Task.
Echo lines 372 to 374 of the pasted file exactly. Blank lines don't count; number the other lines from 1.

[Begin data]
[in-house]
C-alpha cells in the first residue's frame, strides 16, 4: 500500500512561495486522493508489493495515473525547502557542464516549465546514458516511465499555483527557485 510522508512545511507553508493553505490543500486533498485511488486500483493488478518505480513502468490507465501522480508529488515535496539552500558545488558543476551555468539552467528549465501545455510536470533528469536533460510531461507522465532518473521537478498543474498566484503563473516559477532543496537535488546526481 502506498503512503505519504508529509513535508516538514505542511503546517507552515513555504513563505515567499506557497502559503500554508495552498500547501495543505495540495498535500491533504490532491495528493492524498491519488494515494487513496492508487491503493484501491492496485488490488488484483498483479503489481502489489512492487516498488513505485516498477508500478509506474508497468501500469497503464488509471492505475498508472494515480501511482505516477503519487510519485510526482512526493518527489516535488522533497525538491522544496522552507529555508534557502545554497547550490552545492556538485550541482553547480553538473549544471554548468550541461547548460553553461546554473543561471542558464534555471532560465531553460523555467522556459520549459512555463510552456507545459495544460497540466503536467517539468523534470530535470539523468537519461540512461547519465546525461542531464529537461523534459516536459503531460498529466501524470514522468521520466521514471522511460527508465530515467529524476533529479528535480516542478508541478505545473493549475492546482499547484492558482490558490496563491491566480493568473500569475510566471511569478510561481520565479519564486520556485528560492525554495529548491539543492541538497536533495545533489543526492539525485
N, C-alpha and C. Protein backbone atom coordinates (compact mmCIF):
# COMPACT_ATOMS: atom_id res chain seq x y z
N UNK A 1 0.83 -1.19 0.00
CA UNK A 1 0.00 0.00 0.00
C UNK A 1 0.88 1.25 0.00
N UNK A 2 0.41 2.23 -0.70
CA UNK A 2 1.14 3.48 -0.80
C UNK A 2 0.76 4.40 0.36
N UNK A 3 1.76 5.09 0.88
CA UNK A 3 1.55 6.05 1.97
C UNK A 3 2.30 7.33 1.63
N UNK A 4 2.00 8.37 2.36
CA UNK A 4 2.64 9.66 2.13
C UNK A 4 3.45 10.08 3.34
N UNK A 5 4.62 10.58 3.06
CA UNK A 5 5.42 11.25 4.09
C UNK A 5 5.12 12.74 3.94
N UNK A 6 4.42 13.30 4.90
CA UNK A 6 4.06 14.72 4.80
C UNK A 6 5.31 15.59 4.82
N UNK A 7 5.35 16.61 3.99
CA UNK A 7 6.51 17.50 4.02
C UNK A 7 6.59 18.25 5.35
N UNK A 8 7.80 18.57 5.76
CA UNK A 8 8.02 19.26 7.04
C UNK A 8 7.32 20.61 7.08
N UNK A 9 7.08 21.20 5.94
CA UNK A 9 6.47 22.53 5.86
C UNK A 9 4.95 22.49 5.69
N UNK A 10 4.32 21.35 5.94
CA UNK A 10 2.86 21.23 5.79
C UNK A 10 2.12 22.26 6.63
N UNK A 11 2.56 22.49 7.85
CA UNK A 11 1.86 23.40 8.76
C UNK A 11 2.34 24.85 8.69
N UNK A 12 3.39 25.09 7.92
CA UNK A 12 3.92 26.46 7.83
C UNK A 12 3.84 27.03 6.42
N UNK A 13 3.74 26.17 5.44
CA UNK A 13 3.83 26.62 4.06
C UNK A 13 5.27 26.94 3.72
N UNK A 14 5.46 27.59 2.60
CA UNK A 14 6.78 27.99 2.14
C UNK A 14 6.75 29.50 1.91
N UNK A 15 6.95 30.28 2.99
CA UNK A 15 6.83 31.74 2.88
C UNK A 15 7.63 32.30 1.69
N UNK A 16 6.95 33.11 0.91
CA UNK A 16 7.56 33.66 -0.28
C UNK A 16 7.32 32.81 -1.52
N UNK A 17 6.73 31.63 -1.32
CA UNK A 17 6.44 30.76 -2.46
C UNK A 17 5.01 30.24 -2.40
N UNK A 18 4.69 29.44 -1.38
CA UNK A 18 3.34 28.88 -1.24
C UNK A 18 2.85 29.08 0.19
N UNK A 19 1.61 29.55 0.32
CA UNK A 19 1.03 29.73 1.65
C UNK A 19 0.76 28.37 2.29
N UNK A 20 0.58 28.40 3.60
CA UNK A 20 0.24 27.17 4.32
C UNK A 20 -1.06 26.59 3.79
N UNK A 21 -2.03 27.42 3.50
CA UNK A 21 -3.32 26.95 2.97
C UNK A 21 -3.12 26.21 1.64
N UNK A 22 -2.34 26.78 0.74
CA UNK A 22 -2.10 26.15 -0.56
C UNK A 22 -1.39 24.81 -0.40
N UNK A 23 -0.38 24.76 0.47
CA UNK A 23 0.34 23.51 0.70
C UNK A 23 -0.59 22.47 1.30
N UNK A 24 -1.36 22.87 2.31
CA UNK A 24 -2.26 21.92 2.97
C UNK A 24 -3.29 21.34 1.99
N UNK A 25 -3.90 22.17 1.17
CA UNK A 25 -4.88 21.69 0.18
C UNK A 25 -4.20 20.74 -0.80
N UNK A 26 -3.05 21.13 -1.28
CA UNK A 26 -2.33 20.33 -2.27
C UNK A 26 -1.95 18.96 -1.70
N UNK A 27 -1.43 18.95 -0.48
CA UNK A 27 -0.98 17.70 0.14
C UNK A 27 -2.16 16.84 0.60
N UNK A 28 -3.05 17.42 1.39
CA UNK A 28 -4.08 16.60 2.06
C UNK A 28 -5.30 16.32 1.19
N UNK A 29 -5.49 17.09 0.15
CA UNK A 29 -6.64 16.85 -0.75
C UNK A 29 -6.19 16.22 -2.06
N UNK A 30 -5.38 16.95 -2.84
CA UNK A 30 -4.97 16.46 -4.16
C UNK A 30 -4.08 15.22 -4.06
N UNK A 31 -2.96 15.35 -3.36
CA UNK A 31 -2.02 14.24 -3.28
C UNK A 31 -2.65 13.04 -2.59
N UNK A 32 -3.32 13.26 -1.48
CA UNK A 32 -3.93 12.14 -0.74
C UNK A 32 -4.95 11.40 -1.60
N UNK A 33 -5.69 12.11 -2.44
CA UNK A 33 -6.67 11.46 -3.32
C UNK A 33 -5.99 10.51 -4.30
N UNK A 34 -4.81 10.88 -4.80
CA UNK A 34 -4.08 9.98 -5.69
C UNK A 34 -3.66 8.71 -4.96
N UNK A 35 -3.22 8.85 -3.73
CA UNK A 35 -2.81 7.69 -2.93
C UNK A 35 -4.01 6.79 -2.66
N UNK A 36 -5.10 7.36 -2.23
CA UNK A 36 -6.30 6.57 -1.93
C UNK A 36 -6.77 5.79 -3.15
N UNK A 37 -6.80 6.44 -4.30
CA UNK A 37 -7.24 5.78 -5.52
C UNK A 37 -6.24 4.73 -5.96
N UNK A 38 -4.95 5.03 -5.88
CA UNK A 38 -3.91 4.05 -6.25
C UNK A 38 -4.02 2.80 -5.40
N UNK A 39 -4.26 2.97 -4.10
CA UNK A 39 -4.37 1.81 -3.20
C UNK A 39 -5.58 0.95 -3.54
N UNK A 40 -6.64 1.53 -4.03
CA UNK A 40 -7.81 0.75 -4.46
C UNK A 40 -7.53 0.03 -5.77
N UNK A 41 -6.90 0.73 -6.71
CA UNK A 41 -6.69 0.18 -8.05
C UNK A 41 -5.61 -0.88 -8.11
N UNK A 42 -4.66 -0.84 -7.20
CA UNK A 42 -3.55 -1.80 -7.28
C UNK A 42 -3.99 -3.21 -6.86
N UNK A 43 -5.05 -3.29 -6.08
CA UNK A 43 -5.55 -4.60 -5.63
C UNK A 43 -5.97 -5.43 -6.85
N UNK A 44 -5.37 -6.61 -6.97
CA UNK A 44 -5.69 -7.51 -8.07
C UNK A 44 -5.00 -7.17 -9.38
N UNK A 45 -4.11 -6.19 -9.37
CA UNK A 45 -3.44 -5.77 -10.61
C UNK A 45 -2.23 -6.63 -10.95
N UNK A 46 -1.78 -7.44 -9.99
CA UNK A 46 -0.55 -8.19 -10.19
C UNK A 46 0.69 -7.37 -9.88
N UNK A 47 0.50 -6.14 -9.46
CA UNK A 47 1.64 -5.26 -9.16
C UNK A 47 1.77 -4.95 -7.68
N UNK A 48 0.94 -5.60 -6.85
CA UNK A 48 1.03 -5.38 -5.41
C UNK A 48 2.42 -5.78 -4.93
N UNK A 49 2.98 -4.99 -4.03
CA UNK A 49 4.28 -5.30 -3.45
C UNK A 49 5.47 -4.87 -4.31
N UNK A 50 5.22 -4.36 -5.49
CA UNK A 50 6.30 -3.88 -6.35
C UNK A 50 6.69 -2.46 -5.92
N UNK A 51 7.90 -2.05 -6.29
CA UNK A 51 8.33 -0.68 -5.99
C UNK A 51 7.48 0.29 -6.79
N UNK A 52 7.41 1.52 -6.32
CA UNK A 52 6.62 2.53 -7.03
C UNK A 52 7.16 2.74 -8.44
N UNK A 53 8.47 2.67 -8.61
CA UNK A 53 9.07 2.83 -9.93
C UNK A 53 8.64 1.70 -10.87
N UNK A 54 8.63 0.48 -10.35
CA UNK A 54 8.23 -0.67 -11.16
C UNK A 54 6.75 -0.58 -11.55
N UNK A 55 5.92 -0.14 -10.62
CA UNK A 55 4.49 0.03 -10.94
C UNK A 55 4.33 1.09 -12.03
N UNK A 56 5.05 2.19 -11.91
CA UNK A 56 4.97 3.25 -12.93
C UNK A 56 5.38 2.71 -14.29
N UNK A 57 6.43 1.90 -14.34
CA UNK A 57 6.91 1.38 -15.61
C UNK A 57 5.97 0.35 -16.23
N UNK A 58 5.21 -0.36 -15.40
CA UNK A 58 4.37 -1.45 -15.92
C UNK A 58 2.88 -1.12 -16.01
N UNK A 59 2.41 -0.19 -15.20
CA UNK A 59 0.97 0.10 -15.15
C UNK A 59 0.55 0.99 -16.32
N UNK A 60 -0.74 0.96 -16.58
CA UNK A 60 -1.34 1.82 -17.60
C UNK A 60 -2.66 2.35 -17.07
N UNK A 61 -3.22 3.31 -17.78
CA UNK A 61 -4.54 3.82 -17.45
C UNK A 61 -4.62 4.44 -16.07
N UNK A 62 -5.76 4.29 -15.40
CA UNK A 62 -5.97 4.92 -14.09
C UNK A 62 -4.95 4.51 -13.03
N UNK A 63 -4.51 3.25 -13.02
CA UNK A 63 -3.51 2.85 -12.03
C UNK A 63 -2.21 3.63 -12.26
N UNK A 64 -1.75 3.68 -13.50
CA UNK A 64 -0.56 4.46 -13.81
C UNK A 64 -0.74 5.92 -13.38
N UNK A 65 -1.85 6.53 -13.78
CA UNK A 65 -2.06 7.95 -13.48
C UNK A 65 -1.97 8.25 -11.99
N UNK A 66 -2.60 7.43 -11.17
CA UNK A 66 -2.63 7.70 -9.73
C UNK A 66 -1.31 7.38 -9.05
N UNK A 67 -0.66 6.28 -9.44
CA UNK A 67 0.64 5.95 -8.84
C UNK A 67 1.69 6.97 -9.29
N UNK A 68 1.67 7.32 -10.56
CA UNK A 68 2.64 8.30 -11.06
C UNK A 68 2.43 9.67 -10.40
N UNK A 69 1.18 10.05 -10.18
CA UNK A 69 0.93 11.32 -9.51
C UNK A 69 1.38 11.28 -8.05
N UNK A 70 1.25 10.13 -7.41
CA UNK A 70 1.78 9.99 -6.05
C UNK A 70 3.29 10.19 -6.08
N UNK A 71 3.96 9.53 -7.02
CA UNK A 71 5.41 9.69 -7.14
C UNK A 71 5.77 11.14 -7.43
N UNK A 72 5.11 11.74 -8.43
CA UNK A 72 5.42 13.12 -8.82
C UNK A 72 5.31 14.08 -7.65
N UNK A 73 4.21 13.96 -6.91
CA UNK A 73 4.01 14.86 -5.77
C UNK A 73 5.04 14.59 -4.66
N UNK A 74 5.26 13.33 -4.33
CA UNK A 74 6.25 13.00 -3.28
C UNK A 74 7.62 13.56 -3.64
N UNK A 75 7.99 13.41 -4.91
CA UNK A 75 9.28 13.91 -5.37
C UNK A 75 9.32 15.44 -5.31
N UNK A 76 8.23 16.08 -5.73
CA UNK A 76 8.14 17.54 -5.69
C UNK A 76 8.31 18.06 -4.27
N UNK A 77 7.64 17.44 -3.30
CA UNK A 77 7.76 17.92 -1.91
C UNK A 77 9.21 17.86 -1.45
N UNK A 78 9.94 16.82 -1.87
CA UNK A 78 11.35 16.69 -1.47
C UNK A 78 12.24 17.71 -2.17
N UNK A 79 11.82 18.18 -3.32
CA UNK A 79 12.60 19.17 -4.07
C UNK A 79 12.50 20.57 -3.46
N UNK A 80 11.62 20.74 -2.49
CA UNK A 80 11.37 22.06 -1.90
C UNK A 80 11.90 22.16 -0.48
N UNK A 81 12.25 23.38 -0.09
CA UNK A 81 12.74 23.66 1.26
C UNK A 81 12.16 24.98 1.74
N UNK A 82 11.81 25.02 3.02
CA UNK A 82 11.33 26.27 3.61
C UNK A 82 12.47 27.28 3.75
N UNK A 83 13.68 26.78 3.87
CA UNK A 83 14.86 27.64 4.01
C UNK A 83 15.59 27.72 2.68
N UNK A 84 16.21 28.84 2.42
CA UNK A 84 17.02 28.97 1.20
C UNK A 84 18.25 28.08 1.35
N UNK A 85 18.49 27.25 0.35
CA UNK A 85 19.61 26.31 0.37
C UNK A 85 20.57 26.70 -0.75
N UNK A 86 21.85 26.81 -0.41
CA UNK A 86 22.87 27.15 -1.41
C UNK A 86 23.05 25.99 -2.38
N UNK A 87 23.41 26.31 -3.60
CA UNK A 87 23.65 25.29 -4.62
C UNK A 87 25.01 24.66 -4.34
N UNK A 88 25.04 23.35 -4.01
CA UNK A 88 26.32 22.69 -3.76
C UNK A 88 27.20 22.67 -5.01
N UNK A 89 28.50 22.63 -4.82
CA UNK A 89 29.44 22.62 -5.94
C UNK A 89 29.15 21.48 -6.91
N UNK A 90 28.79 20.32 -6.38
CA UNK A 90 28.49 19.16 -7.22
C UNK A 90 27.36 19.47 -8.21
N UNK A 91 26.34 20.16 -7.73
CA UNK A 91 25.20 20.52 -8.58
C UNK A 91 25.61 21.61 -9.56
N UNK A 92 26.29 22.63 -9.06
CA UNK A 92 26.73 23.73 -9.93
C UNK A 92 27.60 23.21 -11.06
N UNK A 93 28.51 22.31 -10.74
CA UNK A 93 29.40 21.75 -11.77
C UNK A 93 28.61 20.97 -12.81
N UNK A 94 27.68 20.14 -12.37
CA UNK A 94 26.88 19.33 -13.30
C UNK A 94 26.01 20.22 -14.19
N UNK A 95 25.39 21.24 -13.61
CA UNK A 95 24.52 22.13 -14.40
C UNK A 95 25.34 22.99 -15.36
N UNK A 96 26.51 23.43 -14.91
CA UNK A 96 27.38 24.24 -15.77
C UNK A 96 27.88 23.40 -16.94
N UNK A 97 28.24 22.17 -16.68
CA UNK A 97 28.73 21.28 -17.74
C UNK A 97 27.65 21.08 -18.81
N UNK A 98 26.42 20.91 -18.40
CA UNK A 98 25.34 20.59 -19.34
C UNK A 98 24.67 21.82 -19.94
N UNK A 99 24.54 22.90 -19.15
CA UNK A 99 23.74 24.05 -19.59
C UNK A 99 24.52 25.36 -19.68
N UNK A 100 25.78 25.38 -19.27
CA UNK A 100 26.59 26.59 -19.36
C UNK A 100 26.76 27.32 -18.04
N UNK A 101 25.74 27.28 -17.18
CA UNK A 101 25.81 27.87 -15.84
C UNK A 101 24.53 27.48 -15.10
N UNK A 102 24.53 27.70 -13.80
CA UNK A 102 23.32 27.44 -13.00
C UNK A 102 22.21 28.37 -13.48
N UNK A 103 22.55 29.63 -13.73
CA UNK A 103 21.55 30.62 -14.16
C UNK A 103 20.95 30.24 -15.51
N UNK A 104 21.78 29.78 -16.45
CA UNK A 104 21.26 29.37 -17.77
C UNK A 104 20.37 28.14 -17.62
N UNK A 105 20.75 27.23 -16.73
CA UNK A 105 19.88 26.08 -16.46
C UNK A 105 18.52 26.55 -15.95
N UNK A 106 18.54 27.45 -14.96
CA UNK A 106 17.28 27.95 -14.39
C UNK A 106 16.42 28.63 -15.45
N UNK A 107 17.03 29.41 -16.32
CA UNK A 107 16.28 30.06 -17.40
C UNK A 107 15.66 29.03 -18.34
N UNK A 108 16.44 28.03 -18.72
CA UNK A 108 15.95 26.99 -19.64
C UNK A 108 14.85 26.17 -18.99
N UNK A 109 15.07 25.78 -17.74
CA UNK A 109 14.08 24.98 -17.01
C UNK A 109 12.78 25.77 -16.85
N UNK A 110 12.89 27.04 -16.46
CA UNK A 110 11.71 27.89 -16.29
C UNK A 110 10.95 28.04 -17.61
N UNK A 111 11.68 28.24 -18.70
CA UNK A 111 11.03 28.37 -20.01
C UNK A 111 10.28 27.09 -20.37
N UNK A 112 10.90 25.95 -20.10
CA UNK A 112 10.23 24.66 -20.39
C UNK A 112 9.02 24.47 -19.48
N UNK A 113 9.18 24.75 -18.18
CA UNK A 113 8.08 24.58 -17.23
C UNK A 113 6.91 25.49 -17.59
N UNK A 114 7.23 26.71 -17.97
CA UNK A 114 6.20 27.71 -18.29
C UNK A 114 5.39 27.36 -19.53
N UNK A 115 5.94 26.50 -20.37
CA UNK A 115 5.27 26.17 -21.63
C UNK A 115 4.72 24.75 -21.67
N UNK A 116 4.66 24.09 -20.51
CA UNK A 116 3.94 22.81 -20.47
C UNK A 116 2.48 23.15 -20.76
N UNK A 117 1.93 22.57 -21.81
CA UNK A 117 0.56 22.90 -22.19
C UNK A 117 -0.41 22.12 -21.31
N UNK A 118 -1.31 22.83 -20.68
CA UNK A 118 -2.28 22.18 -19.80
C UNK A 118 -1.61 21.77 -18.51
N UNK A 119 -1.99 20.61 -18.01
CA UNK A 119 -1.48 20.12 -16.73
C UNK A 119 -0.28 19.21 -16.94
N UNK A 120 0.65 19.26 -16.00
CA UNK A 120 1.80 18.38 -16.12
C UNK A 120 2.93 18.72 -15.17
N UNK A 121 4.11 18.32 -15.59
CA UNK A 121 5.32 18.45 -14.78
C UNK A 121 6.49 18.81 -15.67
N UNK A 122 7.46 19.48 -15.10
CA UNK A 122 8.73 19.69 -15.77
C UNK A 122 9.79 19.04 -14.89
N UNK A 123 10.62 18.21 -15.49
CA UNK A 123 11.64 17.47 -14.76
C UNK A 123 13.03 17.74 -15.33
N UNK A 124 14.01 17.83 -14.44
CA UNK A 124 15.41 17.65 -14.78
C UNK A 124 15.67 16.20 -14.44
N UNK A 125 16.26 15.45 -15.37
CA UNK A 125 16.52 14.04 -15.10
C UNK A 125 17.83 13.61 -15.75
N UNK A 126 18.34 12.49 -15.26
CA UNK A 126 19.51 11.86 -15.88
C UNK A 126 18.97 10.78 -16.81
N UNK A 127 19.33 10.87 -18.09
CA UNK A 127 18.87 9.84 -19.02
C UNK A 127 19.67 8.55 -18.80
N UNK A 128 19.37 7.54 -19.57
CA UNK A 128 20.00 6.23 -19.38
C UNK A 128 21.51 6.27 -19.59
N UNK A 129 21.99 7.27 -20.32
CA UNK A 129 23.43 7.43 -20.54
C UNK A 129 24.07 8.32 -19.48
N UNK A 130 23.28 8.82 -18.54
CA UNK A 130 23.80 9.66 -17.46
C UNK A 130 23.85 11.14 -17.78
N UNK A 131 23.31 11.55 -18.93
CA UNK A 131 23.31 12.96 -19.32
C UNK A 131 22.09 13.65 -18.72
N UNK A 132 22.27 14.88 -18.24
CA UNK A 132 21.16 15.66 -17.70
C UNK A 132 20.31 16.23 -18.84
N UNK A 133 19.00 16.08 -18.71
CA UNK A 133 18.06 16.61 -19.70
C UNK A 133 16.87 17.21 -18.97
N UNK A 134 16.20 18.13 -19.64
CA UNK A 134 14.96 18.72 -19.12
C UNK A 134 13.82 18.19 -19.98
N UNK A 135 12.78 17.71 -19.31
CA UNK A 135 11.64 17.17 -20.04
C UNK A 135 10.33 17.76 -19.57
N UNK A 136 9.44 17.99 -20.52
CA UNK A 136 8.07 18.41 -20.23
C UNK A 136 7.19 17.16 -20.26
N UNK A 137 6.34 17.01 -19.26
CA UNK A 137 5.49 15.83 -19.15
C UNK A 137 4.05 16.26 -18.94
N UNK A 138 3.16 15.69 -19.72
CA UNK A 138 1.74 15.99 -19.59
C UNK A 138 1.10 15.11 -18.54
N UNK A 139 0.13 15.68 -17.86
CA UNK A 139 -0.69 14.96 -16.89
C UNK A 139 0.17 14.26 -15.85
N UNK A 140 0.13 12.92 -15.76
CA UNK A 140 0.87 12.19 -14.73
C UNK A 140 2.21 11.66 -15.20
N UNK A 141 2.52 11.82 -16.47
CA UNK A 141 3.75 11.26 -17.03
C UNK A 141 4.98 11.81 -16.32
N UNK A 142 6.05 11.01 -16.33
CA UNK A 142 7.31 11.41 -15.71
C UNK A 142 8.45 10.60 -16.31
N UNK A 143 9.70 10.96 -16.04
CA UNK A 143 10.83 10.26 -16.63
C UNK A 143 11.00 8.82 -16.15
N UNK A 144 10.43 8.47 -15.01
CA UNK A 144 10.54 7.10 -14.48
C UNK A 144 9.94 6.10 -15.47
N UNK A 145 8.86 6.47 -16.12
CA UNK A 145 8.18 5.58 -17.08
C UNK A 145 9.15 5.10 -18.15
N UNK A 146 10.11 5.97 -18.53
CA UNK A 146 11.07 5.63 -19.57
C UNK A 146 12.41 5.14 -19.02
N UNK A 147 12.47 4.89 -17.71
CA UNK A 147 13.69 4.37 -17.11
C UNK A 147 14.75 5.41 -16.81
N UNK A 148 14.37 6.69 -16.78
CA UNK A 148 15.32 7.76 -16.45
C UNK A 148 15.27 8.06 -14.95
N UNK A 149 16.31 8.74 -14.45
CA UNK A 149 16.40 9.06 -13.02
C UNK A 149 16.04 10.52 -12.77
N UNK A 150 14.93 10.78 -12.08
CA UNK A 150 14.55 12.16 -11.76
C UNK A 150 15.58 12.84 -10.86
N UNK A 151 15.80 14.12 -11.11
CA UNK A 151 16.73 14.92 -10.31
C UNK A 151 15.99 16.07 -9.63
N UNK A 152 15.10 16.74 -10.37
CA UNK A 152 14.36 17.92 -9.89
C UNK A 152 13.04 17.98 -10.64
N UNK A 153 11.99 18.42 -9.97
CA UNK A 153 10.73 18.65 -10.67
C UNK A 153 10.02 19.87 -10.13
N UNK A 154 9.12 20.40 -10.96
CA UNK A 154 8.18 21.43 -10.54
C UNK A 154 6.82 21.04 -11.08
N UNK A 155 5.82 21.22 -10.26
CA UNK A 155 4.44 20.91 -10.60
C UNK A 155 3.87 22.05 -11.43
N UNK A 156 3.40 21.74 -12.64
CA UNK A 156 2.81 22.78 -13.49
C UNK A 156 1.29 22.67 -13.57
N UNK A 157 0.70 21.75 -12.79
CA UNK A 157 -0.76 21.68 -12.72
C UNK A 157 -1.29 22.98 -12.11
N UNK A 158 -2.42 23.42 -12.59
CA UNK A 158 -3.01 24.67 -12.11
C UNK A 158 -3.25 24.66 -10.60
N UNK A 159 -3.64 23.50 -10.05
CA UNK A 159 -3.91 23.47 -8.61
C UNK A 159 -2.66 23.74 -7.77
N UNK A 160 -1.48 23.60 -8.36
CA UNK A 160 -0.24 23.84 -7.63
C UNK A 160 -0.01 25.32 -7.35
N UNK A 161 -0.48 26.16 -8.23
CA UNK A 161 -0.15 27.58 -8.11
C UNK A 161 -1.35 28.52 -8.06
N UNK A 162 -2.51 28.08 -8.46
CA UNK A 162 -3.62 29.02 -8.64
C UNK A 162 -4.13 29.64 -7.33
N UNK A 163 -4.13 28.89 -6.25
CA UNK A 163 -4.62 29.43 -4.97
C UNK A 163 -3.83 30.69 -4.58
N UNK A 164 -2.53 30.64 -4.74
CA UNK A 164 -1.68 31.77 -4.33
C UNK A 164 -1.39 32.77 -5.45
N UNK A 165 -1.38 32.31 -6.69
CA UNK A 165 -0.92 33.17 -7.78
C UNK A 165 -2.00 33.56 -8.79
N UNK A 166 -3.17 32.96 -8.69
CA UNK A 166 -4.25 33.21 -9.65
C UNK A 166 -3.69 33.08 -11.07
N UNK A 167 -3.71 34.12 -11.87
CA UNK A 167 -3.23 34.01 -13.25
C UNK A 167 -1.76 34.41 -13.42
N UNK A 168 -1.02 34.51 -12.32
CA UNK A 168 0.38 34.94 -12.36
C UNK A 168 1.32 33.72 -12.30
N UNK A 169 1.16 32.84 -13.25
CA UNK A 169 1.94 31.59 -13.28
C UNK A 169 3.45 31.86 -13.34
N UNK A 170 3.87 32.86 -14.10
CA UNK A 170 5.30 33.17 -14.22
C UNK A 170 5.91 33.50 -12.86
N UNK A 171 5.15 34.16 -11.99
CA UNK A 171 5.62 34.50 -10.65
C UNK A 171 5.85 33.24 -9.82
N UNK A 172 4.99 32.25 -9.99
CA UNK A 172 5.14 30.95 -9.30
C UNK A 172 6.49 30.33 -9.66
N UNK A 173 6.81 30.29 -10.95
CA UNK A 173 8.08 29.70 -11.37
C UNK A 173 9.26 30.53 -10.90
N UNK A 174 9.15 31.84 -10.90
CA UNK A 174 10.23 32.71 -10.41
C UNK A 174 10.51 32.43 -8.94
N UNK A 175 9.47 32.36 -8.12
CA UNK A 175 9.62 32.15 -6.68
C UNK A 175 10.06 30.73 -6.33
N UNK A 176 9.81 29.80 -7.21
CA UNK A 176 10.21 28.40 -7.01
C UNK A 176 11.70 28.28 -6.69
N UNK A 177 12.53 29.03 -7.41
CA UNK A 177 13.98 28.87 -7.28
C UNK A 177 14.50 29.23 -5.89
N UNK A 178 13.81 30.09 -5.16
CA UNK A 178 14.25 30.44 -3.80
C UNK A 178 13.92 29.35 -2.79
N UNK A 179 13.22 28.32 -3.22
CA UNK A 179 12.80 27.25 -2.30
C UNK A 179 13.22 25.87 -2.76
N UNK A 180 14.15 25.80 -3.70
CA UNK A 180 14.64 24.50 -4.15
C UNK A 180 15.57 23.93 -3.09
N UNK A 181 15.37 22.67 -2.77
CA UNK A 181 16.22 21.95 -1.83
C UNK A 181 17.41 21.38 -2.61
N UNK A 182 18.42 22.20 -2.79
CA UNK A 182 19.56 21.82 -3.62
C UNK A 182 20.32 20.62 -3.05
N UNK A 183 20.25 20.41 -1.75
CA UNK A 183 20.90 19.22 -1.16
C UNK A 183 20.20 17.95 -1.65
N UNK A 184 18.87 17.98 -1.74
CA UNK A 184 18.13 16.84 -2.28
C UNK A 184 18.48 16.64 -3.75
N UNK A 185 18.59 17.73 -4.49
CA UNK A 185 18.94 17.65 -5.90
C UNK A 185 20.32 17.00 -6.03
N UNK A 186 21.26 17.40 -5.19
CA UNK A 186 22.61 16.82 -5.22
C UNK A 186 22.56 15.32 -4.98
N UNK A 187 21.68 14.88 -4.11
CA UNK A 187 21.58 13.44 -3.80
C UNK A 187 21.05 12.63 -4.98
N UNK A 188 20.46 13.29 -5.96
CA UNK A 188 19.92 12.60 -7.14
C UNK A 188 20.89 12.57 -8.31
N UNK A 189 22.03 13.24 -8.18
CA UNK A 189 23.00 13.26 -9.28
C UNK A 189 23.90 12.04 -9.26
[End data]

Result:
CA UNK A 123 11.64 17.47 -14.76
C UNK A 123 13.03 17.74 -15.33
N UNK A 124 14.01 17.83 -14.44